Subscribe to Here’s the Deal, our politics
newsletter for analysis you won’t find anywhere else.
Thank you. Please check your inbox to confirm.
Leave your feedback
With some of the world’s largest aging populations, Italians and Germans may have advice for Americans about caring for older adults.
Today, 13 percent of Americans are age 65 or older, far less than Germany and Italy thanks to higher birth and immigration rates, says Juliana Horowitz, associate director of research at Pew Research Center. By 2050, one out of five Americans are expected to be at least 65-years-old, levels currently seen in Italy and Germany.
In a report published today, Horowitz analyzed responses people gave during nationally representative telephone interviews in late 2014 to compare their attitudes about long-term care and aging in the United States, Italy and Germany.
“Aging has been happening at a much slower rate here than in those two countries,” she said. “This allows us to have a glimpse into the future.”
And what did she see?
In all three countries, most adult children who provide needed financial assistance to an older parent see that act as a responsibility, the study found. Nearly nine out of 10 Italians and three-quarters of Americans who fit this profile said they felt this way. Among Germans, about six out of 10 said they felt it was a responsibility.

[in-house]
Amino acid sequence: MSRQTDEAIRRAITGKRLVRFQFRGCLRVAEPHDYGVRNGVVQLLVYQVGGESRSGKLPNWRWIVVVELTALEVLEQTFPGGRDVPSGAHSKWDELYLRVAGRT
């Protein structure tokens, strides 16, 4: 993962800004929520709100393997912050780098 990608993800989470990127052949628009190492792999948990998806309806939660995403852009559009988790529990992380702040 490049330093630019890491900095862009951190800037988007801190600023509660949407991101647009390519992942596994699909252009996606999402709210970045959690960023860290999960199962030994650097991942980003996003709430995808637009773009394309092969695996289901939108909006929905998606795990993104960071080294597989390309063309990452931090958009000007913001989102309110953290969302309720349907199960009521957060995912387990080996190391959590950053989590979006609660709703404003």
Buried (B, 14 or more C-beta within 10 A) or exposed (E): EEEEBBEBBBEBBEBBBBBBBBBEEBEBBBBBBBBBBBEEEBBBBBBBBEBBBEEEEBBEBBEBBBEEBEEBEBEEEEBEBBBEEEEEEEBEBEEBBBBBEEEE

Government distribution of aid can help explain these attitudes to some extent, Horowitz said.
In Germany and Italy, for example, more than two-thirds of income for older adults comes in the form of government assistance, she said, while in the United States, it’s 38 percent. Also, more older Americans tend to remain in the labor force longer than in Europe.
“Western Europeans, much more than Americans, see a bigger role for government, whereas Americans see an individual approach,” Horowitz said.
When it comes to retirement savings apart from social security, most Germans and Americans say they are setting money aside, while only 23 percent of Italians said they are saving money.
Among younger Germans, Italians and Americans alike, there remains skepticism about whether or not they will benefit from social security once they are ready to retire, the study showed. Fully, 41 percent of respondents in both Germany and the United States and 53 percent of Italians said they expected no such benefits.
Editor’s Note: This story has been updated to accurately reflect the current and projected numbers for the percent of Americans age 65 or older.
Laura Santhanam is the Health Reporter and Coordinating Producer for Polling for the PBS NewsHour, where she has also worked as the Data Producer. Follow @LauraSanthanam
Support Provided By: